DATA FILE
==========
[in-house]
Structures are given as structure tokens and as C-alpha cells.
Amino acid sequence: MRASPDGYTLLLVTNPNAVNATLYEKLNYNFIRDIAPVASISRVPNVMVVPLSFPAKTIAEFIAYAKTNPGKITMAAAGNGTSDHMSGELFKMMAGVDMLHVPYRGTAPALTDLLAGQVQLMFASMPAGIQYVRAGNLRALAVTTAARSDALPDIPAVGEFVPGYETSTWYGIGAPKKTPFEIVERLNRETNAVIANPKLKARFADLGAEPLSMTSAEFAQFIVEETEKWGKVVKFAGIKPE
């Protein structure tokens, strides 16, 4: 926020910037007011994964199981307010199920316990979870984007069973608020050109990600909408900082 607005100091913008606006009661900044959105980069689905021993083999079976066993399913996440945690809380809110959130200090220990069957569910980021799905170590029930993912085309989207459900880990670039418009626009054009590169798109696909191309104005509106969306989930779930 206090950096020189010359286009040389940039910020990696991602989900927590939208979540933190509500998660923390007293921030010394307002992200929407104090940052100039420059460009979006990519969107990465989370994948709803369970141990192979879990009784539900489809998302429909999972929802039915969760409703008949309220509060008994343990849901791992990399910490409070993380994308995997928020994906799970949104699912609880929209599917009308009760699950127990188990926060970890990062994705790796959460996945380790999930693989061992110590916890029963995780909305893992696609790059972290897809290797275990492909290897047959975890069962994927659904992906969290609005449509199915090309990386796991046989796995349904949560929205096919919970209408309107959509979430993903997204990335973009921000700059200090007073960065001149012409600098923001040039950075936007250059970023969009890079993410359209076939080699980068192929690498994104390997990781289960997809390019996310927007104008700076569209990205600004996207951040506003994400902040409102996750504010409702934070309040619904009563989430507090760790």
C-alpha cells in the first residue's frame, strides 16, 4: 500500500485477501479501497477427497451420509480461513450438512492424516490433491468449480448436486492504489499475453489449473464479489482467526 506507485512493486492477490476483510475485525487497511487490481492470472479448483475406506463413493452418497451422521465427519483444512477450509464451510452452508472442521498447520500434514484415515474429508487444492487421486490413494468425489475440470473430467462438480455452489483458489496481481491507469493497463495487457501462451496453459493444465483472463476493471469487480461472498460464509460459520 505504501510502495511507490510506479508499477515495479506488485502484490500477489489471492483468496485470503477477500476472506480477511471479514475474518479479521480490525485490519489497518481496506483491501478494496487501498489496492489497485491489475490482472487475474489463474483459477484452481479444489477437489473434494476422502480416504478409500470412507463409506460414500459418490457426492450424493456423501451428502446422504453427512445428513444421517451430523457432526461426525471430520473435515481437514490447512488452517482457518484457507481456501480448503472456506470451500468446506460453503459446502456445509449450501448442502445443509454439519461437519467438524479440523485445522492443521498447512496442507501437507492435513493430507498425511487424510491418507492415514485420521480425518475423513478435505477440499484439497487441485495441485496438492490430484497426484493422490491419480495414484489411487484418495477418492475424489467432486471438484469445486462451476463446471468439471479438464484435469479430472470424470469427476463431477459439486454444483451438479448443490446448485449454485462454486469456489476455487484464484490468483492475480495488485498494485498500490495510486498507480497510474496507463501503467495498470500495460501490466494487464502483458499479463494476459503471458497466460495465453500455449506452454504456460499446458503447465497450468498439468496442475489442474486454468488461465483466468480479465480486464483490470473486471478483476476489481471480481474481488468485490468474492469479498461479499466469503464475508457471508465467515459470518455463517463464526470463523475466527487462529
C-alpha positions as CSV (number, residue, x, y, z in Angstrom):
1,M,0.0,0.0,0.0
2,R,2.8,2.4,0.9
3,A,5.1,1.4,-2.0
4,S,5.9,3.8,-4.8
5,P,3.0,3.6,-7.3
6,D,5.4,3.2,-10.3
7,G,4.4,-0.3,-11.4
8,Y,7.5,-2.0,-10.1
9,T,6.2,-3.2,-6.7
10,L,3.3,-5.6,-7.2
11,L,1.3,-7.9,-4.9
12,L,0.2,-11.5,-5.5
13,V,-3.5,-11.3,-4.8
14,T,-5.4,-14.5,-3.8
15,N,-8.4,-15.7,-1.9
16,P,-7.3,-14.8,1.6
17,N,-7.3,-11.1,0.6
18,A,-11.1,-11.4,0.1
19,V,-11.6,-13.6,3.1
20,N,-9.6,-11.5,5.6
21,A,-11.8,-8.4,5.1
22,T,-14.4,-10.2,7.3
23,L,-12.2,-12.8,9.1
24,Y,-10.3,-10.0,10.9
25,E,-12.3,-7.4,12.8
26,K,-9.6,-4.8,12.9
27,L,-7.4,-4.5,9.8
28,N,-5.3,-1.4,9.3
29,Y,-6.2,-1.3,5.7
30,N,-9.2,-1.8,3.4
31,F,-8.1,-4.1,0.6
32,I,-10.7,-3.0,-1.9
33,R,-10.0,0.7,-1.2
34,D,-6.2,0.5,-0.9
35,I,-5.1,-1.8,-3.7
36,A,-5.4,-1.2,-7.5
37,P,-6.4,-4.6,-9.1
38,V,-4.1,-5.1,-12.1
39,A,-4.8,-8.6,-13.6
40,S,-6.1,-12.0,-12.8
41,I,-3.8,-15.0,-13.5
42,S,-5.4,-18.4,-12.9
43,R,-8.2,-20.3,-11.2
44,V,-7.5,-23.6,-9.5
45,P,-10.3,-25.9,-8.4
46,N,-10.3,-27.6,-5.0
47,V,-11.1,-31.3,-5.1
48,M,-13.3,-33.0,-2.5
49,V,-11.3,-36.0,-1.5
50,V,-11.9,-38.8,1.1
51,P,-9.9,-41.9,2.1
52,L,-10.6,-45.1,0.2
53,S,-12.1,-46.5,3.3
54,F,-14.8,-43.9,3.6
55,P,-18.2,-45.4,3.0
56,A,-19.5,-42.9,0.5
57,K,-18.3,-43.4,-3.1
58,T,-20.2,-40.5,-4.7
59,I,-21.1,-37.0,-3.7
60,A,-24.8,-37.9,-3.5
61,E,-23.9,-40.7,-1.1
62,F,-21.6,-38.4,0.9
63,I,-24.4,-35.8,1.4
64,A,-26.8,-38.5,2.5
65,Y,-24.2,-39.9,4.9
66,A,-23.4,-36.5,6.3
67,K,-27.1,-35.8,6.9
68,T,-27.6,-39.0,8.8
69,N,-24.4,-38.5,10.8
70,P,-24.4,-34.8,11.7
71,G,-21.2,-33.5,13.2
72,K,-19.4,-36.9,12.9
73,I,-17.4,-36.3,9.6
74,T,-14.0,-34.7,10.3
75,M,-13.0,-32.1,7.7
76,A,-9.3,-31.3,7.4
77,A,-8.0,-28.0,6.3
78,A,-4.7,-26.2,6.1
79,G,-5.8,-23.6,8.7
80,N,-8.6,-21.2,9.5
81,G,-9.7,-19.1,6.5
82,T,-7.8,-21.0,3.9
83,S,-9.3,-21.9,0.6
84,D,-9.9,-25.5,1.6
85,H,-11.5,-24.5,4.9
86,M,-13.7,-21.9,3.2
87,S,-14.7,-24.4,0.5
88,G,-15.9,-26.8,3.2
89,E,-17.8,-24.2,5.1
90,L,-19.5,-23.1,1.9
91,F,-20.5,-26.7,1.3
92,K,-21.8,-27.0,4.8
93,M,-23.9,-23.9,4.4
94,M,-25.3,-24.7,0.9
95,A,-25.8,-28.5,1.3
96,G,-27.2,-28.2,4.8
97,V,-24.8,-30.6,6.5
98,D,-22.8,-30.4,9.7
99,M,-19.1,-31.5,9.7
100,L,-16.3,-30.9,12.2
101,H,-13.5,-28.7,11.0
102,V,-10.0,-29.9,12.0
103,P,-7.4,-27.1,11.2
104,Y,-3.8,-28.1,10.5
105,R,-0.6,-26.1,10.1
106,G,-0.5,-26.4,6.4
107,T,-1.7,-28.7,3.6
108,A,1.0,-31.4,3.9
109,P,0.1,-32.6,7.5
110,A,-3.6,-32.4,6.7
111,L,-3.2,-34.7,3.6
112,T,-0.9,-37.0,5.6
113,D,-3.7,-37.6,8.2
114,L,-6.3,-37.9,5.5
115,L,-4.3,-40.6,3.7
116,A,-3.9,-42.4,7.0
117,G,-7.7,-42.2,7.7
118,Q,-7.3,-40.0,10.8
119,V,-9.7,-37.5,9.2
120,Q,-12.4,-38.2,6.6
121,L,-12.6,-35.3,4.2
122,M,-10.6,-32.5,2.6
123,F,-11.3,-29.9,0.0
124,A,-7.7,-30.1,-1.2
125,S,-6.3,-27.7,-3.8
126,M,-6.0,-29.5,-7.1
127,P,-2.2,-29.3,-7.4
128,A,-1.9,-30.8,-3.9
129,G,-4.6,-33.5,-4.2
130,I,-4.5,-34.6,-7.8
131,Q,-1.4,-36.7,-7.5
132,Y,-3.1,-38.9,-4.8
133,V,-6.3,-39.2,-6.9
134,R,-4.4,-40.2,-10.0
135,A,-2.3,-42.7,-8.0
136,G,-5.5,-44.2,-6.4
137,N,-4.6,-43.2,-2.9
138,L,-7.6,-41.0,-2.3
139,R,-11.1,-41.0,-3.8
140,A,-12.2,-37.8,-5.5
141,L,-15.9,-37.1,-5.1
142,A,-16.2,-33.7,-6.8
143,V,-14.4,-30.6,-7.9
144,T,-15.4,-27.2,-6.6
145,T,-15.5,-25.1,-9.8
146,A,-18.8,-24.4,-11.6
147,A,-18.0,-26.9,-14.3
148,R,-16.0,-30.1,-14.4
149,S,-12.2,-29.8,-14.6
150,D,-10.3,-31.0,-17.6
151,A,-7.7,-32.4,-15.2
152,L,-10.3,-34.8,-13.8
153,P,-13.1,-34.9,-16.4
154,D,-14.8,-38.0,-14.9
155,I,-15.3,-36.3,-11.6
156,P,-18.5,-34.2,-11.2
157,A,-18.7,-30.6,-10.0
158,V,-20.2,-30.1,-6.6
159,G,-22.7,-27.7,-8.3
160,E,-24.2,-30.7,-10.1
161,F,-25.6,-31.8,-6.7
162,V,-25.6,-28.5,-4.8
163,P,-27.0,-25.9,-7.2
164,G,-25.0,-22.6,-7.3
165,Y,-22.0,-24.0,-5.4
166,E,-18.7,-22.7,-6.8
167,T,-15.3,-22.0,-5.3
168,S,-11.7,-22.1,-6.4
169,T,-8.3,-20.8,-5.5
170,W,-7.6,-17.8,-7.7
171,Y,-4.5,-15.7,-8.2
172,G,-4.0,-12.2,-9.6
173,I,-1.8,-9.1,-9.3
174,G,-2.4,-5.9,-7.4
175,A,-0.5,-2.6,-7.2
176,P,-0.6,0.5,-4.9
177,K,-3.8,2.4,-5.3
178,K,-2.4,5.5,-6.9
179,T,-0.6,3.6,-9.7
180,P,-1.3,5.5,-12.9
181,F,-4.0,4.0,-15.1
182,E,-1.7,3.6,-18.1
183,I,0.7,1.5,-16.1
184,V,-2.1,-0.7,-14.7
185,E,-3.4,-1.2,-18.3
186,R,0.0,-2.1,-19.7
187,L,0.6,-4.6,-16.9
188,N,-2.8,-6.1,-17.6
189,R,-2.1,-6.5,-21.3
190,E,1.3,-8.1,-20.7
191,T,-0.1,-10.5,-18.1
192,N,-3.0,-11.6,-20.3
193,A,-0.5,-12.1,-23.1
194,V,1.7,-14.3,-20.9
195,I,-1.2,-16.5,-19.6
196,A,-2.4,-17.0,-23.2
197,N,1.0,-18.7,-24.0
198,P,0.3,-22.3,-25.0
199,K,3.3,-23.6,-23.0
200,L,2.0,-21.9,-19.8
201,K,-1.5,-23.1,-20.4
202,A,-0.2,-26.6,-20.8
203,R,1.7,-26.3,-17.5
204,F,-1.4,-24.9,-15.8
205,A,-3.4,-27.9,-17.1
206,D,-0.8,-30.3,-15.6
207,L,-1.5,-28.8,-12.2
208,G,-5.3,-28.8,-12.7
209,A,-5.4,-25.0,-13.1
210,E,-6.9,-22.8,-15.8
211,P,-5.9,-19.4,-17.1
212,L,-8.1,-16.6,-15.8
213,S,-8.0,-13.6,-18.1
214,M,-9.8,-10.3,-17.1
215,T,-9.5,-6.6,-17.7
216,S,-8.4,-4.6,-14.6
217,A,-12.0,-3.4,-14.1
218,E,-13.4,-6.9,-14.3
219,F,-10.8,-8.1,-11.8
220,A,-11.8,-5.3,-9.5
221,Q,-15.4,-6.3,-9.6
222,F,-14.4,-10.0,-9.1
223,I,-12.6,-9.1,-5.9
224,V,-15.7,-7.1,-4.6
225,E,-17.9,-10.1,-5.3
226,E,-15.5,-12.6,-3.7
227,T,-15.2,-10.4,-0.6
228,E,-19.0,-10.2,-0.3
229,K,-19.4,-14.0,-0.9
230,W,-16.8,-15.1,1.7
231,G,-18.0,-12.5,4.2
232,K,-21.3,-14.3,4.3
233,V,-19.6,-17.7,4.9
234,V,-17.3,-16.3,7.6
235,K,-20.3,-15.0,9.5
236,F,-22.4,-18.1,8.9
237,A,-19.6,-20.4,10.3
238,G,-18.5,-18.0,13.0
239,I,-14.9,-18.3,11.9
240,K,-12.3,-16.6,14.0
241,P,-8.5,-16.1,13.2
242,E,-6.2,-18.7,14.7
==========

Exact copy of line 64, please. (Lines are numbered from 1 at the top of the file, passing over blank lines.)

58,T,-20.2,-40.5,-4.7